The study employed a descriptive correlational research design. The sample is made up of 199 secondary school science students selected from 5 schools in the Jalingo metropolis of Taraba State, Nigeria. The selection of research participants was through a random sampling technique. Data for the study were generated through Science Students Study Habit Questionnaire (SSSHAQ). The SSSHAQ is made up of three sections (A, B, and C). Section A is for demographic data of the respondents. In contrast, Section B is a four-point rating scale that measured study habits in the dimensions of the study environment, time management skills, and habit of concentration. Section C is for the academic performance of the students' end of year examination results of 2016/2017 academic session in the science subjects (i.e., Physics, Mathematics, Chemistry, and Biology). Face, content, and construct validity of the SSSHAQ were done by three experts in the fields of mathematics education, science education, and educational measurement and evaluation. The validation was followed by item analysis, where a reliability index of 0.92 was obtained through the Cronbach alpha coefficient technique. Descriptive statistics of frequency counts, mean, and product-moment coefficient of correlation were for data analysis.

4. Results and Discussion

4.1. Research Question One

What is the study habit of secondary school science students in Jalingo metropolis?

Table 1 shows that 36 students representing 18.10% have poor study habits, while 80 students representing 40.20% have fair study habits. 77 students which represents 38.70% are in the category of average study habits and 6 students, that is 3.00% have good study habits. In essence, majority of the secondary school science students (58.0%) have study habits below average level. Furthermore, the mean study habits score is 15.26, and this falls within the range of poor study habit. Thus, the study habits of science students in the Jalingo metropolis is poor.

4.2. Research Question Two

What is the academic performance of secondary school science students in the Jalingo metropolis?

Table 2 shows that 32 students representing 16.10% have poor academic performance, whereas 88 students, which is 44.20% have fair academic performance. 69 students (34.70%) have average academic performance and just 10 (5.00%) have good academic performance. From the table, 60.30% of the students performed below average. Furthermore, results Table 2 show that the average scores of the students on academic performance is 45.08 which falls within the range of fair academic performance which is below average score (50.00). Thus, secondary school science students in the Jalingo metropolis are just fairly average students in terms of academic performance.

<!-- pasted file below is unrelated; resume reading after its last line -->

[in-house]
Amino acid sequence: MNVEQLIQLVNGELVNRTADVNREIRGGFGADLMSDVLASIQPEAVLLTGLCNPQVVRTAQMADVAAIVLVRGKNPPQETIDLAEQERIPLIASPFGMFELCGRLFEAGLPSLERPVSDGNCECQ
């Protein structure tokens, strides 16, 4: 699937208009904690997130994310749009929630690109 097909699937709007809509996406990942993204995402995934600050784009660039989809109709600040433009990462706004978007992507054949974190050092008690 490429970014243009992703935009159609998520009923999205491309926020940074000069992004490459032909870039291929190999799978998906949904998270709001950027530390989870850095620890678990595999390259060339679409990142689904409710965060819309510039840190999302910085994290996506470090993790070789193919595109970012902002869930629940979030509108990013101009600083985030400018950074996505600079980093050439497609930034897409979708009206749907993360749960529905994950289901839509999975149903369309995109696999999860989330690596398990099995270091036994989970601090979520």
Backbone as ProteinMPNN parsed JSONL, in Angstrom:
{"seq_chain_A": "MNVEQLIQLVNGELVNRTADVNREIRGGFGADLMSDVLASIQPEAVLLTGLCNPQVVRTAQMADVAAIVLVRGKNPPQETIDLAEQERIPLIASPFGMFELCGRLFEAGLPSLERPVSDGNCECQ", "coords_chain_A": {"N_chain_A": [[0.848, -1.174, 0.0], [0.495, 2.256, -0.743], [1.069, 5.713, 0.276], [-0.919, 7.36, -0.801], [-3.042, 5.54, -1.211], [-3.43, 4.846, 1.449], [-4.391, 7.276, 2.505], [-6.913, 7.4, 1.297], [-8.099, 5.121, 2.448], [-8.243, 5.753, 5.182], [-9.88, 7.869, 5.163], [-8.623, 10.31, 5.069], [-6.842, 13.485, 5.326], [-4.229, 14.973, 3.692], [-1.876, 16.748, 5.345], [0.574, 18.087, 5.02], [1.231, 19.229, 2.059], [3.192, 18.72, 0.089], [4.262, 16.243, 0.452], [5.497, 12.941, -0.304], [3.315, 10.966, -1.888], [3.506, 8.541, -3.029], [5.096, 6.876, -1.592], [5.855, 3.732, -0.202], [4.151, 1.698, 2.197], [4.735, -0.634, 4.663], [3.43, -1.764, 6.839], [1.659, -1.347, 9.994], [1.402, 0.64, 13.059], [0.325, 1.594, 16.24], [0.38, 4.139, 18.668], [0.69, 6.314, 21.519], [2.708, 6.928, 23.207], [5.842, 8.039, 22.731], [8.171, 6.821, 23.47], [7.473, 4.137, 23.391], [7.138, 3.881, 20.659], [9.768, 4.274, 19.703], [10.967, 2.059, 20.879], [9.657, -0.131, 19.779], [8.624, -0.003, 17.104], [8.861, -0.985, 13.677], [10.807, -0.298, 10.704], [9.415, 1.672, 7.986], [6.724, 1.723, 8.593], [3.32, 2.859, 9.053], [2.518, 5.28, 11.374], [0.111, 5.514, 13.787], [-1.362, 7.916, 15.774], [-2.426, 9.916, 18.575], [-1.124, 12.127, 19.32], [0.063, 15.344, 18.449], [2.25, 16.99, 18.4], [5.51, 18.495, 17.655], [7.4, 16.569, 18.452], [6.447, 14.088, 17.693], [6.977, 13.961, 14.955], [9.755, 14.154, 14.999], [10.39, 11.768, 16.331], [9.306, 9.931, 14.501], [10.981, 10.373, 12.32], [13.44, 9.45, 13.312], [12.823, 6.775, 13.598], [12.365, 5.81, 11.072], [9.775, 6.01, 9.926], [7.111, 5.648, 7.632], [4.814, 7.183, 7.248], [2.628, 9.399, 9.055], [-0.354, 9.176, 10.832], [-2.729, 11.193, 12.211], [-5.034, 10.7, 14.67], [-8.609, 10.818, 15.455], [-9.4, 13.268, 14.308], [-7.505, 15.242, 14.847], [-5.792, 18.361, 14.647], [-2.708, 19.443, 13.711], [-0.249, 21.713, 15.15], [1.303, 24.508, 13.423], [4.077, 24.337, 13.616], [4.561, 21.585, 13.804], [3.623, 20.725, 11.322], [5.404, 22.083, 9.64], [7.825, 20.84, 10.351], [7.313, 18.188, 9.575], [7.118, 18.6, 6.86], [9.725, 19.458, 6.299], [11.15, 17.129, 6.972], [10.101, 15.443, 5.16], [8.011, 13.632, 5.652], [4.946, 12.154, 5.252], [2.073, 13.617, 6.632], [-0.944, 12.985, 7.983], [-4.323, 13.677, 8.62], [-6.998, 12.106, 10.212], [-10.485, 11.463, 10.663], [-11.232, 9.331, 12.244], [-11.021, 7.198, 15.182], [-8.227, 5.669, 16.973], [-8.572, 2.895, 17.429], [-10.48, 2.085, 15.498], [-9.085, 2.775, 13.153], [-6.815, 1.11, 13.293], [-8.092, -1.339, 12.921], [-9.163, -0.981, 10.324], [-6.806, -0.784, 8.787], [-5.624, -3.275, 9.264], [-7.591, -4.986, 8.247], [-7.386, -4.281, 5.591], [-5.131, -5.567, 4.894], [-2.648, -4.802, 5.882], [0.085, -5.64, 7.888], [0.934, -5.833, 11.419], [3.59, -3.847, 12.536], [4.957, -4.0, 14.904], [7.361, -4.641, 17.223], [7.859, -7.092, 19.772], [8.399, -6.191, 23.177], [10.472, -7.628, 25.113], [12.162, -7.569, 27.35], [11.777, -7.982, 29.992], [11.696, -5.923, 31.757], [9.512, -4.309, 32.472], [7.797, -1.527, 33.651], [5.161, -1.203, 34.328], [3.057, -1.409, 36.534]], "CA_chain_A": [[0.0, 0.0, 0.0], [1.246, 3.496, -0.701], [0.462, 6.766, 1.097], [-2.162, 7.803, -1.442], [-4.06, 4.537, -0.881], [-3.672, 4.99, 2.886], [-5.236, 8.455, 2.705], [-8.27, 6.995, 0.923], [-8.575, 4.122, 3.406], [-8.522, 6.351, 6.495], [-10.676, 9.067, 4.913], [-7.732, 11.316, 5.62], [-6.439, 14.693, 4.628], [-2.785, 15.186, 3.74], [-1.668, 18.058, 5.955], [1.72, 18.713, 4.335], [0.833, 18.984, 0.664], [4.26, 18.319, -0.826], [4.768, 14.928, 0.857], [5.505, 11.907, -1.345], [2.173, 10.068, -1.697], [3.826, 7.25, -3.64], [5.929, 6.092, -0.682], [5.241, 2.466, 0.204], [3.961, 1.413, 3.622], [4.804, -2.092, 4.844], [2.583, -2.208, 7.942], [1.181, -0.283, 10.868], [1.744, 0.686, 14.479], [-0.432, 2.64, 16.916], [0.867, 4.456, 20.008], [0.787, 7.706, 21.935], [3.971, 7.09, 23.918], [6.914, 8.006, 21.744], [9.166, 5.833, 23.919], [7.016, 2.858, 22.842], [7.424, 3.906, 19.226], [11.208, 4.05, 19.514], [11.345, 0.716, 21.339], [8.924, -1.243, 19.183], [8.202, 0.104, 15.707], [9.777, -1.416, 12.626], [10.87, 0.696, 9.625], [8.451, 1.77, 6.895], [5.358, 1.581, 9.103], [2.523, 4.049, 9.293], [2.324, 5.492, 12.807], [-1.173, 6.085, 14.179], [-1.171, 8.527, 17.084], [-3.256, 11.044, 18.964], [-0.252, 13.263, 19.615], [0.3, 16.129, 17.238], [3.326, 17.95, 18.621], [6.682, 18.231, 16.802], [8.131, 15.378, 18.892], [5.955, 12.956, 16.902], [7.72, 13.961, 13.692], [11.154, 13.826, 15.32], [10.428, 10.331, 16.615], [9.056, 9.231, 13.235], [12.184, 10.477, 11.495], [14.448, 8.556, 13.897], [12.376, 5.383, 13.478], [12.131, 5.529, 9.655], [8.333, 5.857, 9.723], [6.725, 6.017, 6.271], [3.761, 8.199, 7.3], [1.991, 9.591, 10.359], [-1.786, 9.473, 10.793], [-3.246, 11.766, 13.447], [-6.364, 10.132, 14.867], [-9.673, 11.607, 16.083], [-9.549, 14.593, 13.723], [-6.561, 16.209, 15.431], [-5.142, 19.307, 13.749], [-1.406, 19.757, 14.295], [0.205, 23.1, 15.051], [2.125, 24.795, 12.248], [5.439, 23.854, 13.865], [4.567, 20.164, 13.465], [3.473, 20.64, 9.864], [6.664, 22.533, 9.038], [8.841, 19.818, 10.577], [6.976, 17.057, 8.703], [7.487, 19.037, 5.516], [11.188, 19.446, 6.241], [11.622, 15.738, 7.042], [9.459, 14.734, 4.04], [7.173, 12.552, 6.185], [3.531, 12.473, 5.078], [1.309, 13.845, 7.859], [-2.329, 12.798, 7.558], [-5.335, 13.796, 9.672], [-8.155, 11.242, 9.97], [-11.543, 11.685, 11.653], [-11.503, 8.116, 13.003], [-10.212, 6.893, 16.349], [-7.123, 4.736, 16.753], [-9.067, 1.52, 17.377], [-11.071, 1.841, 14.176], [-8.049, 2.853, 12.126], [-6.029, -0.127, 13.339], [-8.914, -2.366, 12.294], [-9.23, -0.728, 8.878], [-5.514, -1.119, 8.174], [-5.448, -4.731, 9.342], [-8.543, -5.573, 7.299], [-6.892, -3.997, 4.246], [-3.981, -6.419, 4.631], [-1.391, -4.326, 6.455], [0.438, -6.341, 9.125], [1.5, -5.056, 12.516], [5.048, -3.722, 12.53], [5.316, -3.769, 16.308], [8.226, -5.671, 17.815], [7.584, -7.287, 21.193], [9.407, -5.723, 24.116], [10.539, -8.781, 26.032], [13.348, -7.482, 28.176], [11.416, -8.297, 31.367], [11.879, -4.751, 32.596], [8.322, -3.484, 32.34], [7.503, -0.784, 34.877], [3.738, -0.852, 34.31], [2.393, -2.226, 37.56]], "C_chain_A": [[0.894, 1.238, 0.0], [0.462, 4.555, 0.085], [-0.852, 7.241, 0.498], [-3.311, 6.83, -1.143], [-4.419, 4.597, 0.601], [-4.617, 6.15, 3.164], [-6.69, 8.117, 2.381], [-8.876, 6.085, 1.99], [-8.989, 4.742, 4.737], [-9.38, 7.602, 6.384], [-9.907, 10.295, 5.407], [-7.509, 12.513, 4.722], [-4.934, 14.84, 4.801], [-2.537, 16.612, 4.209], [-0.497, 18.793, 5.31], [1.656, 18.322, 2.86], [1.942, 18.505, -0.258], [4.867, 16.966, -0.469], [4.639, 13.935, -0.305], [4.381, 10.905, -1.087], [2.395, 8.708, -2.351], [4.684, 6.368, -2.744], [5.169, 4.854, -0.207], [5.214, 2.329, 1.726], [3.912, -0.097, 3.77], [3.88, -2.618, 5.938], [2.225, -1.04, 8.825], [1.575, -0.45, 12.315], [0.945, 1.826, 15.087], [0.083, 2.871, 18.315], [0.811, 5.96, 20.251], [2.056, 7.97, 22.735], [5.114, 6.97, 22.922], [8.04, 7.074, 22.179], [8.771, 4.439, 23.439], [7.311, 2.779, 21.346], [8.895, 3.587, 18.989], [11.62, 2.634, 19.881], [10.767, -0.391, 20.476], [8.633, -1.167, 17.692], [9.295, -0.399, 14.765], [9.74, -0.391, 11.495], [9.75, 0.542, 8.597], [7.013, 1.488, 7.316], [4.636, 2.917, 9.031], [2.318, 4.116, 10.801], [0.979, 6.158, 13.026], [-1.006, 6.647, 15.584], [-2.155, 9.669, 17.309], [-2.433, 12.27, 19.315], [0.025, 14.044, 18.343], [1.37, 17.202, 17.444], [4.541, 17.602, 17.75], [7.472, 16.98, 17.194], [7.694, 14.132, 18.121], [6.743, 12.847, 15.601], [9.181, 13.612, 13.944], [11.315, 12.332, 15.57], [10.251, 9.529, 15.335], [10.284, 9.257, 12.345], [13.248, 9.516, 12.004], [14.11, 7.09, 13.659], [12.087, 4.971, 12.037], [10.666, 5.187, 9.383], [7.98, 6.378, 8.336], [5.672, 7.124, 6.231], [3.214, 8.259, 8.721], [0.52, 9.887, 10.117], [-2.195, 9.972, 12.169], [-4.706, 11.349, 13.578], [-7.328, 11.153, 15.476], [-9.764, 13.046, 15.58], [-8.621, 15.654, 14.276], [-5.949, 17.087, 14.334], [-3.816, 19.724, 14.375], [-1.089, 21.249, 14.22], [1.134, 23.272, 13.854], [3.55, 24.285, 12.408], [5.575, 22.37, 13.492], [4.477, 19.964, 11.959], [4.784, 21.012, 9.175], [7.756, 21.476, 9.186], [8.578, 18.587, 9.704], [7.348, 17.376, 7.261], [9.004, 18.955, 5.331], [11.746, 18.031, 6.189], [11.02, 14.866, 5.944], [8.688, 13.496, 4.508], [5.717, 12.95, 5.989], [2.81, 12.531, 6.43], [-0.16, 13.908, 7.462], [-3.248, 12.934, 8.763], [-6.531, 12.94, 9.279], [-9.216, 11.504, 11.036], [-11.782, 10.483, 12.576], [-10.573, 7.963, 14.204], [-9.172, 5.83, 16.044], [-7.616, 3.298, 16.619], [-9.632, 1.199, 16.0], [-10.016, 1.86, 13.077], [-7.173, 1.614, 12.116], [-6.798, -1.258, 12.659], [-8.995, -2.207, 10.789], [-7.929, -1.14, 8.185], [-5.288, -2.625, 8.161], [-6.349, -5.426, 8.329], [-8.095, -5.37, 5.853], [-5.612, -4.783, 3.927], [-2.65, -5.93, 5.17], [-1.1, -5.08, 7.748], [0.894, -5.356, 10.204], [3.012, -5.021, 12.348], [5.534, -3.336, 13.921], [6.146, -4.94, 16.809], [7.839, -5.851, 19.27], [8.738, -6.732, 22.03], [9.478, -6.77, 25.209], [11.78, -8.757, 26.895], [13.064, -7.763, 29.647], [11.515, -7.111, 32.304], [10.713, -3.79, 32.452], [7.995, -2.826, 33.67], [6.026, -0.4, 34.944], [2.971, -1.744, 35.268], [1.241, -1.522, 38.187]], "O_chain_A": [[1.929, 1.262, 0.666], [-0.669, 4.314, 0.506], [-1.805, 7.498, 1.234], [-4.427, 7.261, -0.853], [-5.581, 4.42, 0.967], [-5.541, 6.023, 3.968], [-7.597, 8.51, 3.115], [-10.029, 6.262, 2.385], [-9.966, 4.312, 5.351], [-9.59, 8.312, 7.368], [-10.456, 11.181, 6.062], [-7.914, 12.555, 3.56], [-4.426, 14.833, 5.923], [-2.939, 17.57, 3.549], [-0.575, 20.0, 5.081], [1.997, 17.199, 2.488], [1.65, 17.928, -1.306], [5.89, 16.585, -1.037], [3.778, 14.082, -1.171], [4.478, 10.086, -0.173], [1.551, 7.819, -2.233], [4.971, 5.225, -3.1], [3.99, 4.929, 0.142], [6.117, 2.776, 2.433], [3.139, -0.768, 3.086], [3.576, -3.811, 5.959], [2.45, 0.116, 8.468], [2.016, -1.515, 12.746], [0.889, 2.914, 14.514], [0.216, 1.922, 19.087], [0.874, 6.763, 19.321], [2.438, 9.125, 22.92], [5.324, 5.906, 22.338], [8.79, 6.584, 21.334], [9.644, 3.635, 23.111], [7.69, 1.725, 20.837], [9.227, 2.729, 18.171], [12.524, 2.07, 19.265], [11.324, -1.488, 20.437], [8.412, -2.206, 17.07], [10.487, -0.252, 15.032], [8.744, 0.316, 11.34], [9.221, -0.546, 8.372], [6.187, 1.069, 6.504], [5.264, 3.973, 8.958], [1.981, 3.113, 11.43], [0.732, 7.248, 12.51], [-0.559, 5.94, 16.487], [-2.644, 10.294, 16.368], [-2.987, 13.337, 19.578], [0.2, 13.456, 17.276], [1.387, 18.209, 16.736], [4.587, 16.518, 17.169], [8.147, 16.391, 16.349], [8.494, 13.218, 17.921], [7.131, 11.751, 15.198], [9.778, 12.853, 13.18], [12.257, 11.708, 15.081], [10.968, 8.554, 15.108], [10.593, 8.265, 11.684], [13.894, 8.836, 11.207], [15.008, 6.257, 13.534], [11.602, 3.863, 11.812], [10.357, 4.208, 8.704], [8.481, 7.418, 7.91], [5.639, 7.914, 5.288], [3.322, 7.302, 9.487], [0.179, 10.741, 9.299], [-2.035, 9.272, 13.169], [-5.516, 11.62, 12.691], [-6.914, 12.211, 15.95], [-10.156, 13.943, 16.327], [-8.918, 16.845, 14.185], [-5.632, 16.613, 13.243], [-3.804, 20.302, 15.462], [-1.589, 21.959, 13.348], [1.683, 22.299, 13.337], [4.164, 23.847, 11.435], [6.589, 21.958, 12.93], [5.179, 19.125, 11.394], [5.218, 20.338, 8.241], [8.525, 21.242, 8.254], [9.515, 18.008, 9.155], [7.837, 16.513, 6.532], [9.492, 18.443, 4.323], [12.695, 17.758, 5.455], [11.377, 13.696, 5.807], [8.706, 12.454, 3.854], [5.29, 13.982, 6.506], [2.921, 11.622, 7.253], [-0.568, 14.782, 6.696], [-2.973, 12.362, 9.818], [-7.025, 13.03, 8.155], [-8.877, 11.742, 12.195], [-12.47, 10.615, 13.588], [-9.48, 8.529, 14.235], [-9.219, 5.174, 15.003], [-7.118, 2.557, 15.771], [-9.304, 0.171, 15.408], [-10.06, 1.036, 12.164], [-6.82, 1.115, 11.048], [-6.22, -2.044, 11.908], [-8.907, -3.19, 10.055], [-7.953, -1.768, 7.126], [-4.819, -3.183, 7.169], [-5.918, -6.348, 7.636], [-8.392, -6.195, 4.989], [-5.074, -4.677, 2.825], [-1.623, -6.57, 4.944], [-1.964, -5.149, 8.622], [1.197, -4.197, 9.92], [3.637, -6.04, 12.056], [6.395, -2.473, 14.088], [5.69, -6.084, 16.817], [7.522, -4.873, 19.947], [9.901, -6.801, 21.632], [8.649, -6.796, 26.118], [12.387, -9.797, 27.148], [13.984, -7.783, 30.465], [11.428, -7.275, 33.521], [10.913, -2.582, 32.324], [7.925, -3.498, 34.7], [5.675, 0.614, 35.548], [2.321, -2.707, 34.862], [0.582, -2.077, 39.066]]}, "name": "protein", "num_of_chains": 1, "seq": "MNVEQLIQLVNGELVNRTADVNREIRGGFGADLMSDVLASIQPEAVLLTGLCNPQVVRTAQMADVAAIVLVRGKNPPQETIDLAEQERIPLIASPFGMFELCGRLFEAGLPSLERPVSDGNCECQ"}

4.3. Research Question Three

What is the nature of relationship between study habits and academic performance of secondary school science students in Jalingo metropolis?

Table 3 shows that the coefficient of correlation between study habit and academic performance is 0.98. The correlation coefficient is positive and suggest a very high relationship between study habit and academic performance.

Results from Table 3 further revealed that the relationship between study habit and academic performance of secondary school science students in Jalingo metropolis is statistically significant at .05 level of significance. This is shown by the calculated p-value of 0.013 which is less than significance level (.05).

4.4. Discussion of Findings

Study habit is one of the factors that influence academic achievement, and this is because students who have good study habits have more active learning and are more successful in school subjects. They also tend to have better memorizing and remembering abilities. The finding of this study indicates that the majority of the secondary school science students in the Jalingo metropolis have poor study habits. The mean of the study habits scores of the students was 15.60, and based on the results, the majority of the students (58.0%) fall below average study habits. According to the importance of study habits in the learning process, this situation is not ideal. The poor study habit is indicative that the students have not received the necessary instructions to improve their study habits. Higher study habit scores indicate more effective approaches to study habits, while lower scores indicate that students are performing poorly.